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Some Copyright Issues for Dulcimer Players of Music

Some Copyright Issues for Dulcimer Players of Music

by Steve Eulberg

May I offer a few musings on a recent conversation that has been seeded and is taking root in my brain?

Like many dulcimer players, I am just giddy when I discover that I can quickly play my favorite Jim Croce or John Denver, or Elton John or Blood Sweat and Tears tunes on the dulcimer I love!

And….I get very confused when I am told that I have to respect copyrights when I want to share this music with others.

Copyright Laws were created to protect the intellectual property of people who create things.  As one of those creators, I am grateful for that protection, which, according to the laws, is provided, whether or not the copyright is registered.  However, to defend one’s copyright effectively, registration with the Library of Congress is the best help.

Mechanical Licenses have been set up by Congress so that once something is created (e.g. a song is written) no one else can profit from that creation unless the owner of the copyright is compensated at a rate set by Statute, which is why it is called a statutory rate.  As a composer, I am tickled whenever someone requests a Mechanical License to record a piece I have composed.  I believe this is how Carole King probably imagined her career as a song-writer when she rented a studio in NY and began hammering out hits.  (The singer-songwriter model came a bit later.)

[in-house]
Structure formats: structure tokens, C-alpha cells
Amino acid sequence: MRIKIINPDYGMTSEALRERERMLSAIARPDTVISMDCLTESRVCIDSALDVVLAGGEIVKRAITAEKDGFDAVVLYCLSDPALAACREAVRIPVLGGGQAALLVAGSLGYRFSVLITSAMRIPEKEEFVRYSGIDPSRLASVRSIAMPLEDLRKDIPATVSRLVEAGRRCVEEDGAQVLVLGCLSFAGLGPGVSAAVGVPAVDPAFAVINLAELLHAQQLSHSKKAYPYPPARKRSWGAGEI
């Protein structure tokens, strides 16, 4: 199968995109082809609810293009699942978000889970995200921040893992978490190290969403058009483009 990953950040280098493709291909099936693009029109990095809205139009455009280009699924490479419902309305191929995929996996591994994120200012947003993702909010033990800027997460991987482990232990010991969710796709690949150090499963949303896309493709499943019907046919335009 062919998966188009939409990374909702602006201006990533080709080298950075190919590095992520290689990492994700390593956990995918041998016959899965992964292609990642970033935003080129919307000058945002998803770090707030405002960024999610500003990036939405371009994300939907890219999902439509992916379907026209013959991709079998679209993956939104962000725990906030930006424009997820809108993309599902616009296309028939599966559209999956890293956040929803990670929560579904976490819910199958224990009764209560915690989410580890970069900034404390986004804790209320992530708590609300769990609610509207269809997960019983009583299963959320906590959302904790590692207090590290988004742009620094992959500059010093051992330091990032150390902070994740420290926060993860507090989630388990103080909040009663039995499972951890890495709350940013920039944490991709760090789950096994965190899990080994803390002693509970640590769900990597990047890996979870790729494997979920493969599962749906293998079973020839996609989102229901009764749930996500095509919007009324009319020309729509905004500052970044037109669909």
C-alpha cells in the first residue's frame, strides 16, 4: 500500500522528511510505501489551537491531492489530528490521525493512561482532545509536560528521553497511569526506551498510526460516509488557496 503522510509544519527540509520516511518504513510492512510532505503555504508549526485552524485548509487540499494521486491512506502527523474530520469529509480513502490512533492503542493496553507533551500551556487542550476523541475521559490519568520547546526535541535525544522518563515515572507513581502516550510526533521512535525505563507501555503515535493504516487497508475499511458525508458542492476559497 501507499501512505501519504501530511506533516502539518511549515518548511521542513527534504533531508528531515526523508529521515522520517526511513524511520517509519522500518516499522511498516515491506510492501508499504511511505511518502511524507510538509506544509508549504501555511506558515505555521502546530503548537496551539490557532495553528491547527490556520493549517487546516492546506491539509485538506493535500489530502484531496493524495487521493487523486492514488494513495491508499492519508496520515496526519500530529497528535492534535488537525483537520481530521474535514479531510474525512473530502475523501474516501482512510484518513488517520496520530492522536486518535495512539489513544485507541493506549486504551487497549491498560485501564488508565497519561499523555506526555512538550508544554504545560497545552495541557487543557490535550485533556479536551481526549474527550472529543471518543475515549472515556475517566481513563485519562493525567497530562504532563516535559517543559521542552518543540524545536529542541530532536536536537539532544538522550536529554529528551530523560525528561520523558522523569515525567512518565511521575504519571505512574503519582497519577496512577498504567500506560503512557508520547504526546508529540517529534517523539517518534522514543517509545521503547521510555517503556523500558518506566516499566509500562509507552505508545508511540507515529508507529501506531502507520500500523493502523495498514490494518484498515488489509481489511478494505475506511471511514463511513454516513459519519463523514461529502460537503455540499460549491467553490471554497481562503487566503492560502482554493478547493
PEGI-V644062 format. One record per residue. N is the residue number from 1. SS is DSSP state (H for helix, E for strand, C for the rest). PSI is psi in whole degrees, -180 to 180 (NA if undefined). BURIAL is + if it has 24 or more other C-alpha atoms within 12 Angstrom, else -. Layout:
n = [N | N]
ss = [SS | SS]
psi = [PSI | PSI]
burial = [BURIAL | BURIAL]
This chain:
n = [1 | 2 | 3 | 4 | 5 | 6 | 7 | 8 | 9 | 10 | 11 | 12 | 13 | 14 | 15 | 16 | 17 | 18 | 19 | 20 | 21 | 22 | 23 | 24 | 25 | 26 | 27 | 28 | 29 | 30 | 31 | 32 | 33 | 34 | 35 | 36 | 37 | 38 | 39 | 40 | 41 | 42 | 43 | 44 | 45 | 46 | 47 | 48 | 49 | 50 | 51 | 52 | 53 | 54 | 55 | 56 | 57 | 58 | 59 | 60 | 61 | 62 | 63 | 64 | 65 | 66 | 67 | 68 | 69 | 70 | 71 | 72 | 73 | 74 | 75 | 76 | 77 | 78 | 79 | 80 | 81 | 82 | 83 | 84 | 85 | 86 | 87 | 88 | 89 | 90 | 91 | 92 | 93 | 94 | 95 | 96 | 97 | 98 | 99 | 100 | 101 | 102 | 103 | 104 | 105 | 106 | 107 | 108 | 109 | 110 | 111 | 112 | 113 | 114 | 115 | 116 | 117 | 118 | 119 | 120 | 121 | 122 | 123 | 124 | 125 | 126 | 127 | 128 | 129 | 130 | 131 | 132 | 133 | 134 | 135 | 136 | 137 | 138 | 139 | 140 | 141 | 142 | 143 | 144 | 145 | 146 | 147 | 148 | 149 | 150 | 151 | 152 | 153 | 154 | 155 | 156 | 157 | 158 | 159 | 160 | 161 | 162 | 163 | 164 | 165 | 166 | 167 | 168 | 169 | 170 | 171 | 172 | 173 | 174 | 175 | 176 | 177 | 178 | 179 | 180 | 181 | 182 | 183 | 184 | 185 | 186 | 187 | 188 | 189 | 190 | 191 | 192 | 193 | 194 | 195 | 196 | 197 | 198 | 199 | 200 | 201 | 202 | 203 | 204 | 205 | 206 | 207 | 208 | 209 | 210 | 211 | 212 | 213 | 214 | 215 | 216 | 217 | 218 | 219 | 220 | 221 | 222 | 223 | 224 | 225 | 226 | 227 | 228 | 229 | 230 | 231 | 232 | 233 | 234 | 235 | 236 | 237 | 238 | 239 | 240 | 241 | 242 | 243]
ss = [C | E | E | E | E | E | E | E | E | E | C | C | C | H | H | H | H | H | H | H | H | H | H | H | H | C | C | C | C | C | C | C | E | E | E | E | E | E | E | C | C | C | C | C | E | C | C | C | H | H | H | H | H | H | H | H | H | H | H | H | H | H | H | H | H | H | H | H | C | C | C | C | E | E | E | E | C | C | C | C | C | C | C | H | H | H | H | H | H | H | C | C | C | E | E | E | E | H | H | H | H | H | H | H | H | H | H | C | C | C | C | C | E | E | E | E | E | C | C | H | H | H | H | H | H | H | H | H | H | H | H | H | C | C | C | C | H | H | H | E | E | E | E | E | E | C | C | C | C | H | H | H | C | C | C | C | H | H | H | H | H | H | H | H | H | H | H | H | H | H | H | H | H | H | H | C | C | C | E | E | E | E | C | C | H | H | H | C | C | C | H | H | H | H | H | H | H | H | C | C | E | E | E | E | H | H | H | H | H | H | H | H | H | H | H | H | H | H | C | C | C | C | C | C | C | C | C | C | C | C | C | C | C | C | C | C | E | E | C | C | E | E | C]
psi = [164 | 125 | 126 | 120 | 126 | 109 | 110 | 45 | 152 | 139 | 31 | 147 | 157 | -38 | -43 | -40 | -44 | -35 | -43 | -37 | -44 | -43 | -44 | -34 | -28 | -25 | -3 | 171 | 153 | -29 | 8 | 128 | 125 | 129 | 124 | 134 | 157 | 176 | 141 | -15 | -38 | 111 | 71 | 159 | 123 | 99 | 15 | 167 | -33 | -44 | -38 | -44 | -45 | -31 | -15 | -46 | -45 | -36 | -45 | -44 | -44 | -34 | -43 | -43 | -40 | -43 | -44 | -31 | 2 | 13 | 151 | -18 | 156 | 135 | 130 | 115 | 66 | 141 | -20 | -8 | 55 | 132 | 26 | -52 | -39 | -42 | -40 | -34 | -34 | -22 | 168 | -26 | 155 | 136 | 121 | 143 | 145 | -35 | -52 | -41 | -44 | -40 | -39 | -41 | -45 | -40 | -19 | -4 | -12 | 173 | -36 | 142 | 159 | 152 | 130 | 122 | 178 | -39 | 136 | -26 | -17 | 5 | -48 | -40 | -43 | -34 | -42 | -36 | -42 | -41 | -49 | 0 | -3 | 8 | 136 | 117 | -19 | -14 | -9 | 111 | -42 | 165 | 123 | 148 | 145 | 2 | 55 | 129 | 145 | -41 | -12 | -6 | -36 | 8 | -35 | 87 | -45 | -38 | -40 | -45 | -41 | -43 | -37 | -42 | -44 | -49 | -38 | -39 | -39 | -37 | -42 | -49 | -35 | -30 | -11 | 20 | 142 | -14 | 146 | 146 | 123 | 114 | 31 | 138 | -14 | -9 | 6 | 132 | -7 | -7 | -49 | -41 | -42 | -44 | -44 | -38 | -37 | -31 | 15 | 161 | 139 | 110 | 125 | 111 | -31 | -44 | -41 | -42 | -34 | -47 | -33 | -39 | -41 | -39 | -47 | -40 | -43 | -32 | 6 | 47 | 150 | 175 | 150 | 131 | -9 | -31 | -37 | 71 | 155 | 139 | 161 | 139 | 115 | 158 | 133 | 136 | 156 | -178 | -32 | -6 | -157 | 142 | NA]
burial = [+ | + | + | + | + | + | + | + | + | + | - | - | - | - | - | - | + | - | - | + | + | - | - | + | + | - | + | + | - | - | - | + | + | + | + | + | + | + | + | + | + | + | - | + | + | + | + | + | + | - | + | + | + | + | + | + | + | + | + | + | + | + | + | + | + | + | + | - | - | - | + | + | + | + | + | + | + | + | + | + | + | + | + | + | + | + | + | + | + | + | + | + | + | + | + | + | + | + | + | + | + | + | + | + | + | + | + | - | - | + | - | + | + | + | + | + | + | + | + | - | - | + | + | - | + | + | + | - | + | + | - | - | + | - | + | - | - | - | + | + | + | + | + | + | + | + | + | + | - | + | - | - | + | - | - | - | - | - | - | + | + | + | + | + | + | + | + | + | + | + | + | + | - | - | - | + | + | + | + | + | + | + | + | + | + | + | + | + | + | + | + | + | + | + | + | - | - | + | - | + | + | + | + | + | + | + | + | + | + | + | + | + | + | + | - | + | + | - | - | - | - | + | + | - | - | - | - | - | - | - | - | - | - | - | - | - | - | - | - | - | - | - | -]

This all assumes that the composer of a piece of music is known, and holds the copyright.

Folk music is the music that has weaved its way, or seeped its way into the culture of a people and has been passed on by generations (usually by Oral/Aural transmission) and has survived because it has been embraced by people who learn and sing and play it, continuing the process.  This music is considered to be in the Public Domain.

Piano Sheet Music was the first “mass media” that enabled the distribution of the songwriter’s creations and was popular in the 1800s-1920s.  It was pretty clear that the creators (or at least the publishers) of the music were compensated by the sale of the sheet music.  And the way that the music was passed on was by learning to play it.  But there was no way to “capture” a performance–yet.

Radio in the 20th century has played a large role in this transmission process, as David Brose, the Folklorist and Ethnomusicologist at the John C. Campbell School in NC likes to demonstrate.  (A great many of us Boomers learned our “folk” music aurally from the radio, or from LPs.  Shoot, the Rolling Stones learned alot of their early blues music by wearing out both the needles and the LPS of their favorite African American blues artists!)

The first radio was live, but then with the advent of recordings (Wire, 78s, 45s 33-1/3s, Cassette, 8-Track, CD and mp3s) the performance of music could be “captured” and “exploited” almost endlessly.

The Performing Rights Organizations- PROs (ASCAP, BMI, SESAC) were created to protect the rights of and pay the creators of the music that was broadcast on radio.  (Disclosure:  I am a member of BMI and while my checks are not large, I am very grateful when they arrive!)

The Internet is the changed the transmission of recorded music in some never-going-back kind of ways.